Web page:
Short story of my professional development:
My first studies were in mathematics at the University of Freiburg in a combined bachelor’s and master’s program. I specialized in applied and mathematical statistics (my other fields of interest were probability theory and real and complex analysis). As minor subject I chose economics, after initially starting with philosophy. At the end of my studies, I became aware that it is actually economics that interests me the most.
After finishing my studies in mathematics (graduating with “very good”, the best possible grade, in all final examinations), I started the graduate program in economics at the Tinbergen Institute. After the coursework, I joined the Center for Research in Experimental Economics and Political Decision Making (CREED) at the University of Amsterdam to conduct research. The work on my thesis was supervised by Arthur Schram and supported by a “Research Talent” grant of The Netherlands’ Organisation for Scientific Research (~170 000 €). In my thesis I examine different policy relevant topics from a behavioral viewpoint. As I like empirical work and as experiments are a useful tool to test behavioral theories, such experiments play an important role in my thesis. Furthermore, experiments allow to investigate the effects of policy variations with maximal control.
Following the completion of my PhD-research, I joined the newly created Center for Excellence in Finance and Economic Research (CEFER), a joint project by the Bank of Lithuania and Vilnius University. Reasons why I found this position particularly interesting are the connection to both a central bank and a university, good working conditions, and the opportunity to work in a young and aspiring institution with enthusiastic people, flat hierarchies, and direct contact to policy making. Furthermore, I have started to become more and more interested in behavioral finance and especially behavioral macroeconomics (still mainly from a public policy point of view) towards the end of my PhD, so that the research center of a central bank looked particularly appealing. My choice to join CEFER turned out to be excellent and I have started to engage more in behavioral macroeconomics (and behavioral finance) since.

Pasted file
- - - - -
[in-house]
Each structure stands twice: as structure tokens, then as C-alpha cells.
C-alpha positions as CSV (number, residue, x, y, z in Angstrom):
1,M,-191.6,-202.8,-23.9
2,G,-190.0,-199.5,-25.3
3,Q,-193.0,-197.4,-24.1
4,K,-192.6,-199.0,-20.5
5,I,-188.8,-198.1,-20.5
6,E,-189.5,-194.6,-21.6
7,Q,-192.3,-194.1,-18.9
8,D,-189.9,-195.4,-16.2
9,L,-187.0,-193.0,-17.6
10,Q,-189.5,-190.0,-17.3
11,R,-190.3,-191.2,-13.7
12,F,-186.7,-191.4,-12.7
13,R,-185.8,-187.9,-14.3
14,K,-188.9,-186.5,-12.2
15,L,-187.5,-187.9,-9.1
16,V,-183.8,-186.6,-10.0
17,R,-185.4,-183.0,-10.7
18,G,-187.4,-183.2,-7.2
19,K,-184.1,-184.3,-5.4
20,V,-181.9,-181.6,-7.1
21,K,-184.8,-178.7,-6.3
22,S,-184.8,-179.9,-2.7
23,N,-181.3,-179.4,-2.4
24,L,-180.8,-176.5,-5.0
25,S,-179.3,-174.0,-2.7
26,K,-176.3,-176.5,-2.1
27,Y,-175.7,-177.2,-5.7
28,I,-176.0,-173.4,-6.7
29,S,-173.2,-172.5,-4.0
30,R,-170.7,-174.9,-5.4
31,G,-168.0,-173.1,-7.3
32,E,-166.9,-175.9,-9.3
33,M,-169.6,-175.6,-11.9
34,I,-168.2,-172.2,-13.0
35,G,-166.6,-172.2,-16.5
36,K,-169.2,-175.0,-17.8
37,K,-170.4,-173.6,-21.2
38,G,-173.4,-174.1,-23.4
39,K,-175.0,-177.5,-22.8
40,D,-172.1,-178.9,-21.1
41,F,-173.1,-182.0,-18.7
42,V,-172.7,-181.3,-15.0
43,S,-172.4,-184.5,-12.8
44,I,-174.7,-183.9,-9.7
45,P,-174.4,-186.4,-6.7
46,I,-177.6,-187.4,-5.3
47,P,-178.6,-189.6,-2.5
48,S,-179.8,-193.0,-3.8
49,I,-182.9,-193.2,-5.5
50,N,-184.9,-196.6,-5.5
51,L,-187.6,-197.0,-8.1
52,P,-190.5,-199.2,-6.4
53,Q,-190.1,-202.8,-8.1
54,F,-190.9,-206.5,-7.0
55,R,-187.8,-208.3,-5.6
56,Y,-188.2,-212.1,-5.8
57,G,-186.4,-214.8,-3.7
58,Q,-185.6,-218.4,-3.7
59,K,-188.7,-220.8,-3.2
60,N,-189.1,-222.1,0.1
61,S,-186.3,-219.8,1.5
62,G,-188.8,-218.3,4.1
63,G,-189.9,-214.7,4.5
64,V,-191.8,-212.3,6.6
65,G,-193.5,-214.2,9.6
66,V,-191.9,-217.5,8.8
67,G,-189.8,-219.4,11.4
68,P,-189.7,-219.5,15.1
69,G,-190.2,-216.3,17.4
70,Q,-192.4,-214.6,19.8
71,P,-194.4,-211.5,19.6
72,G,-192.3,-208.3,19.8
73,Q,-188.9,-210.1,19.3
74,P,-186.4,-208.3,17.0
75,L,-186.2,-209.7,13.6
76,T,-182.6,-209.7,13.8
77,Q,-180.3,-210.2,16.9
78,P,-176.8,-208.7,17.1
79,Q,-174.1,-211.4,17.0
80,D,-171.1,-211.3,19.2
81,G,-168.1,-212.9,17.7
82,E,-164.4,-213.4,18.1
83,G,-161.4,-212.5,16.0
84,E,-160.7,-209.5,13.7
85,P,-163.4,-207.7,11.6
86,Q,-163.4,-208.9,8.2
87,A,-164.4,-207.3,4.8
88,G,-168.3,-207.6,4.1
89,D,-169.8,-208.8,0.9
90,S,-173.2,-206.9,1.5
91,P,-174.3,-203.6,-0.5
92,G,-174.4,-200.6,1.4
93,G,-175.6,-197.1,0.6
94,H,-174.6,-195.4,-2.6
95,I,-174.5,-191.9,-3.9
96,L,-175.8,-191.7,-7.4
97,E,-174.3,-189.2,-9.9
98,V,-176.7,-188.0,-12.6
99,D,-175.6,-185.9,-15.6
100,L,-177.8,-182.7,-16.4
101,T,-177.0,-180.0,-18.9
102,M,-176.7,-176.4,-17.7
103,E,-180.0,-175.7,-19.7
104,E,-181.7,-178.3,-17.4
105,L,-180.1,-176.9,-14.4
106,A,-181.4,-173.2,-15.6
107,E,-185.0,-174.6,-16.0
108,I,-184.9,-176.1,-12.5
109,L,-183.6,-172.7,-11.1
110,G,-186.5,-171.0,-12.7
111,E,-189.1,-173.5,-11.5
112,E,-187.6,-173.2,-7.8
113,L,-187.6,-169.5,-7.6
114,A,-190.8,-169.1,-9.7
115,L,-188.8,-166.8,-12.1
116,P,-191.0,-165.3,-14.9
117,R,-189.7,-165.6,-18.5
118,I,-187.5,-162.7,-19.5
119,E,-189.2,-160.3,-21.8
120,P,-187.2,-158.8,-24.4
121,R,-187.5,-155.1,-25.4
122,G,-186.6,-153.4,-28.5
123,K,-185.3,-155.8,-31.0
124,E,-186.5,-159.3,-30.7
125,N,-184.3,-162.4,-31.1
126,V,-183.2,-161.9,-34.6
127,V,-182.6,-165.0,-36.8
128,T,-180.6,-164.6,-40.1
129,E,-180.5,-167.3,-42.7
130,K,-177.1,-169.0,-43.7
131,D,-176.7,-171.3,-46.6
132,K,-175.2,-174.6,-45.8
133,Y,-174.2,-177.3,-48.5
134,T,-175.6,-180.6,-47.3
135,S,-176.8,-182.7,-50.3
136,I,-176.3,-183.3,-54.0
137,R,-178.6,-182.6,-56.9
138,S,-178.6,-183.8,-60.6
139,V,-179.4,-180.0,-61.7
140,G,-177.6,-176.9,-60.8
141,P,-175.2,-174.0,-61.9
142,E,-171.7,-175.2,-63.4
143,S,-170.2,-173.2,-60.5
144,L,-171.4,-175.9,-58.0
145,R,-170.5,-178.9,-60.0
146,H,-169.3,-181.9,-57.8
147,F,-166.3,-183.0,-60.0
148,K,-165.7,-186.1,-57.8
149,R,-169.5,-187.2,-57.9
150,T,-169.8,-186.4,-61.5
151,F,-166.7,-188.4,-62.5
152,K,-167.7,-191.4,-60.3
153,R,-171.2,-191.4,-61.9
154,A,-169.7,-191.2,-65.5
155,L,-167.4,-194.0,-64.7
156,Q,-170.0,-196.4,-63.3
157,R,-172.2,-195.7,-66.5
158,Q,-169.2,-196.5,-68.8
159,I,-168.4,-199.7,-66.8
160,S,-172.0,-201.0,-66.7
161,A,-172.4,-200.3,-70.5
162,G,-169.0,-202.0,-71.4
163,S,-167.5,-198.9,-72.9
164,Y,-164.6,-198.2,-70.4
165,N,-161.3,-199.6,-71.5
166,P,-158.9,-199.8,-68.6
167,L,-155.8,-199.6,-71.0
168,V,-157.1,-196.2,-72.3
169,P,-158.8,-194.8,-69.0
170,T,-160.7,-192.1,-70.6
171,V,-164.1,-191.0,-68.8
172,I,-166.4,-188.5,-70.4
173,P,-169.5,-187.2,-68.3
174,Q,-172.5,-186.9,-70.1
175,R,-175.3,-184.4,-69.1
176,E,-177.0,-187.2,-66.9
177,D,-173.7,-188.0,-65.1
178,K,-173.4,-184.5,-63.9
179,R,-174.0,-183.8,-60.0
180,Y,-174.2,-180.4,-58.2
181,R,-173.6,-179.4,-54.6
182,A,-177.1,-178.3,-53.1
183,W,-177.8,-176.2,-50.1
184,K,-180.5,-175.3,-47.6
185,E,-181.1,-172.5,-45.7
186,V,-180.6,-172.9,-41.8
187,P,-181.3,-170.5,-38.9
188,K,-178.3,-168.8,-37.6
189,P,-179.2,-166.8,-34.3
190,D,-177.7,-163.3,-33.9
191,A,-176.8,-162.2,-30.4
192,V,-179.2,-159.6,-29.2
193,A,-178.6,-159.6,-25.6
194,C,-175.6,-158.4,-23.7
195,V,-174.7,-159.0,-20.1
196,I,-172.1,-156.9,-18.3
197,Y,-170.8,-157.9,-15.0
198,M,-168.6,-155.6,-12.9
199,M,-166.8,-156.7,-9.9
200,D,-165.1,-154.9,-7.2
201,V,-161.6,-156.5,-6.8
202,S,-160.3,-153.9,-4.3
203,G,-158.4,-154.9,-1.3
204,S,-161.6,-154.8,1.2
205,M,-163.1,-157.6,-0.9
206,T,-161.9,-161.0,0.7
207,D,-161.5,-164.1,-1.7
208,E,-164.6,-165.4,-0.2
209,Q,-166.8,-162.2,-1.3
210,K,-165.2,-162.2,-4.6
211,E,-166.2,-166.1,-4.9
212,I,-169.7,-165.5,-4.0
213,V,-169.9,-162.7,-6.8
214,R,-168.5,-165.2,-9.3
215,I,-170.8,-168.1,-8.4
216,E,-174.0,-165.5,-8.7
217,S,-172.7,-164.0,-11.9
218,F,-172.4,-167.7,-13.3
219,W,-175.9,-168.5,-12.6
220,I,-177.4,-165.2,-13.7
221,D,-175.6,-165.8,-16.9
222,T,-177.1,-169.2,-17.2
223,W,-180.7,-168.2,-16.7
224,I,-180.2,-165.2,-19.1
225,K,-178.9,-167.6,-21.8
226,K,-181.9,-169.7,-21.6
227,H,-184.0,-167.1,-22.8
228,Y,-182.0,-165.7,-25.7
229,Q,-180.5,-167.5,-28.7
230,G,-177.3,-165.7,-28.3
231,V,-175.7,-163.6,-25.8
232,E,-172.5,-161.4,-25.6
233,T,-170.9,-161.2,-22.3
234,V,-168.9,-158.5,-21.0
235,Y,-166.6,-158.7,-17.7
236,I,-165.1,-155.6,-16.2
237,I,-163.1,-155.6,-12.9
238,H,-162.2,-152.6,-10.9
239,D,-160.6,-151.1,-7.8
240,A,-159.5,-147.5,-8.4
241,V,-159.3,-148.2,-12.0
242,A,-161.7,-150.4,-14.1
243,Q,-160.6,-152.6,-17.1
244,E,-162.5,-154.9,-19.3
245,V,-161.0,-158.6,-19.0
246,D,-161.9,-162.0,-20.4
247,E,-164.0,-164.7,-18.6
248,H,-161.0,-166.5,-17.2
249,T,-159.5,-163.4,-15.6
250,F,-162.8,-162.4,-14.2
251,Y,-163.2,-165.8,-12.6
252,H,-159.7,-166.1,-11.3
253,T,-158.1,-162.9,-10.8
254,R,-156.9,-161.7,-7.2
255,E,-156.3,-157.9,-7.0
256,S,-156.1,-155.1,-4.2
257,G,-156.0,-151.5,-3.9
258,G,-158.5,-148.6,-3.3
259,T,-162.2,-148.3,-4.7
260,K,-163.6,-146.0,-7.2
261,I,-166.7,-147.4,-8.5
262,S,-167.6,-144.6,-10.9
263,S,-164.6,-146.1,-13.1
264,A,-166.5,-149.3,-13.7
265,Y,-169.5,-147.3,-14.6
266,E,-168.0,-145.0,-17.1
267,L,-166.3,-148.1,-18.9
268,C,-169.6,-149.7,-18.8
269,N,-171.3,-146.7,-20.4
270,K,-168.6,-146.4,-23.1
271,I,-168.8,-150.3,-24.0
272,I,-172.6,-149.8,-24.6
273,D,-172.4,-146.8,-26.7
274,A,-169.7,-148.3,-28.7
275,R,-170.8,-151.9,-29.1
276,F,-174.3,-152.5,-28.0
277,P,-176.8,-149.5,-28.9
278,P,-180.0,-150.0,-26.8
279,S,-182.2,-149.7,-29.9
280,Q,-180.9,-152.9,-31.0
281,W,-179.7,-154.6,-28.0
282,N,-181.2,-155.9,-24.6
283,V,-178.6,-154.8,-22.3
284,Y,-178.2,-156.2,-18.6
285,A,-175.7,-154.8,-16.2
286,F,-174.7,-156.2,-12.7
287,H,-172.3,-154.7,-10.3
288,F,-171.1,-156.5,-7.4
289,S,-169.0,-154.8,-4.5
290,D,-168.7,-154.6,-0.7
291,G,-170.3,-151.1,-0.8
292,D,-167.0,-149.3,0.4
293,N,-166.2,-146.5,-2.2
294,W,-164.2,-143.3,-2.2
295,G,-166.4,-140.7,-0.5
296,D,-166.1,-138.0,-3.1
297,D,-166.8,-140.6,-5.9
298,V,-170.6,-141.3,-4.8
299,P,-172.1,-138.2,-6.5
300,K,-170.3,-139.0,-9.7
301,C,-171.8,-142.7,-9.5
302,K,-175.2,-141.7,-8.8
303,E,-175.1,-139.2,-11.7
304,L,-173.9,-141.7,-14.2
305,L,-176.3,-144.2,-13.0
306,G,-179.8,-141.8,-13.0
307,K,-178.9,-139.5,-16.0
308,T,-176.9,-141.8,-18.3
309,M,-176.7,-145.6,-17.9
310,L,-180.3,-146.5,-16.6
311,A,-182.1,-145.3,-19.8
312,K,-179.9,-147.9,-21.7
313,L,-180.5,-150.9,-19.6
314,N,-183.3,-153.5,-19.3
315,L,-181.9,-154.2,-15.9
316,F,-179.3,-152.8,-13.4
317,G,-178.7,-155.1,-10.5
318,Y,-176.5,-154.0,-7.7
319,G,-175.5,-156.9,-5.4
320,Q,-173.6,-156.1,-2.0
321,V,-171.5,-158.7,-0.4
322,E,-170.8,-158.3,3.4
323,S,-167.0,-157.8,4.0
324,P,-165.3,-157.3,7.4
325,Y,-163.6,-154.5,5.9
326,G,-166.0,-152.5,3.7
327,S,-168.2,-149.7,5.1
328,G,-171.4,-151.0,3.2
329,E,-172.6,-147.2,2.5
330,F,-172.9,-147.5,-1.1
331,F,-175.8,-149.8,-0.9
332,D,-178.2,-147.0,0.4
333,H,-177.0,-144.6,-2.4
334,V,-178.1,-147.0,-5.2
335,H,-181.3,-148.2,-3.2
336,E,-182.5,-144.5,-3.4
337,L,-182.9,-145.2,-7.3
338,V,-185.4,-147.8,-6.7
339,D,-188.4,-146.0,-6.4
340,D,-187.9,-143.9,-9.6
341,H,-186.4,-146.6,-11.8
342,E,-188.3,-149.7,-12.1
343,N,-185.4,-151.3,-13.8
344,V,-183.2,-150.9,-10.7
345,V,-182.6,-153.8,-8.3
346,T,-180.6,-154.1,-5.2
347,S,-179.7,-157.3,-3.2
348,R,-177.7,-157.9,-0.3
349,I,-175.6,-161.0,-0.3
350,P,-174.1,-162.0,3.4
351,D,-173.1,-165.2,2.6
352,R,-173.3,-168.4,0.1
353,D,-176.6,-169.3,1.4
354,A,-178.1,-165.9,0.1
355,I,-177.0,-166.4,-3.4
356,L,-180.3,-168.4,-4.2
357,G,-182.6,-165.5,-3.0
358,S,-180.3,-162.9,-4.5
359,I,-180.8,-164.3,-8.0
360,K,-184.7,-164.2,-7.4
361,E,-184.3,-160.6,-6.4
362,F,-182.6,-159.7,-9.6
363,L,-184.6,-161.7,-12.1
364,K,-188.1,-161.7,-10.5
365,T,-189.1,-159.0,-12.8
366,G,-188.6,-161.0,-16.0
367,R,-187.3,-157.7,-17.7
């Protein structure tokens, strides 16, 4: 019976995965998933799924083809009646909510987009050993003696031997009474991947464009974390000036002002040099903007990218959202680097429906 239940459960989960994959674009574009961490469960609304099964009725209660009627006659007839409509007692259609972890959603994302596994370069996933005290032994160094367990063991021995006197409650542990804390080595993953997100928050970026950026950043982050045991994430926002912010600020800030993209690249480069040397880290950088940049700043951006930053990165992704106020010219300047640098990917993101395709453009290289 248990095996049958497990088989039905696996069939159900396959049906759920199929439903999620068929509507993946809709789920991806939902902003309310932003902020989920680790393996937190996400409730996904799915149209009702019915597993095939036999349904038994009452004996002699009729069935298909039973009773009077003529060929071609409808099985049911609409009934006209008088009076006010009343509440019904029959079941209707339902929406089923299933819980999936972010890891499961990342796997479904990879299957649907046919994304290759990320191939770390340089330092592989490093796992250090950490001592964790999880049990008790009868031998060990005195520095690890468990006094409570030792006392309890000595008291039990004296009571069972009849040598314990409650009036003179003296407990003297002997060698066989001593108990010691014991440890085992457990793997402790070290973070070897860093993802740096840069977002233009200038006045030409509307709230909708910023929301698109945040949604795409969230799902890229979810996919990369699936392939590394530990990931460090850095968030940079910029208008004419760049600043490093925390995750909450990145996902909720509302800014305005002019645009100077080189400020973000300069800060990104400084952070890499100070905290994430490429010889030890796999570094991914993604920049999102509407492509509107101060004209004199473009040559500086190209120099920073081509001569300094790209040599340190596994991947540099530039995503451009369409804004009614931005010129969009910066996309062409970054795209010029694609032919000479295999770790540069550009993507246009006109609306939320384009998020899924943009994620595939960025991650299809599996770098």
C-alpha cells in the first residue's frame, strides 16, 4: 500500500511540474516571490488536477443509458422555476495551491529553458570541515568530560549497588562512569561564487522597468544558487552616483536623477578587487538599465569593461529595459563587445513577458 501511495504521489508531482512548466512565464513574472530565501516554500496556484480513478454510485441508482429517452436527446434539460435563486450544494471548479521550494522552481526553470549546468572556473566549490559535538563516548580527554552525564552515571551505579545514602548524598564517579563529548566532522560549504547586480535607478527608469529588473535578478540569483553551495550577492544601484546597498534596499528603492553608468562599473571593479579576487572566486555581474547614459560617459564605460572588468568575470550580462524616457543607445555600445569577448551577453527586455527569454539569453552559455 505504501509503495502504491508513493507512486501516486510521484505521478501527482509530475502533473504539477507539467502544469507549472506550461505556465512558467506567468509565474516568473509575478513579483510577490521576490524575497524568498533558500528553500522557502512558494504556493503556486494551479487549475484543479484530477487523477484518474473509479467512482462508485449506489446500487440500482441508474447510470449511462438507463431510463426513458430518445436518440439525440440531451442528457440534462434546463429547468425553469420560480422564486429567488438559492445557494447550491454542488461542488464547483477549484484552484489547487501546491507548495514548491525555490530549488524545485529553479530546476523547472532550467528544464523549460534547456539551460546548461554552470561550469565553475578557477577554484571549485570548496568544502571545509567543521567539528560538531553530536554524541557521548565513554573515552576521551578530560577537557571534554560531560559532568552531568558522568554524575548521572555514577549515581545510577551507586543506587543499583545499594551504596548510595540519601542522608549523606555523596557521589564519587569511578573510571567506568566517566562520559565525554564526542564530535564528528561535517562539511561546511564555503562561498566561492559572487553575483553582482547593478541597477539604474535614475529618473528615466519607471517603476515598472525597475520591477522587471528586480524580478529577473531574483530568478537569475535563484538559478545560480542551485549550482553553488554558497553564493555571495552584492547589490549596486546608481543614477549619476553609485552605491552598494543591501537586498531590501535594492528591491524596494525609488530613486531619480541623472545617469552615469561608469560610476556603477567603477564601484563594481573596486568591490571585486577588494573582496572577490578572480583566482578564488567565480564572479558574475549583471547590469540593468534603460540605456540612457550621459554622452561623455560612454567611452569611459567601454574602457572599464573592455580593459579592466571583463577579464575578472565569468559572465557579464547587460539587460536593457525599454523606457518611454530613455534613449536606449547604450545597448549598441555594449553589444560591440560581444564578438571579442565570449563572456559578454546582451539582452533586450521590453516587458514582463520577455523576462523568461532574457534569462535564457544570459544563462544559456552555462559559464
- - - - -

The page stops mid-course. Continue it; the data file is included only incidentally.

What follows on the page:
My professional (and personal) development has been supplemented by some other experiences. These include working in a cancer clinic in Heidelberg within the framework of the German Zivildienst, a half-year student exchange in Lincoln, Nebraska, a half-year stay in Senegal where I was with the main German development cooperation agency, and a year in Utrecht within the framework of the Erasmus exchange program. Last but not least, these experiences also include a few months of research visits at the Universitat Autònoma de Barcelona (supported by Jordi Brandts) and at the University of California in San Diego (supported by Uri Gneezy).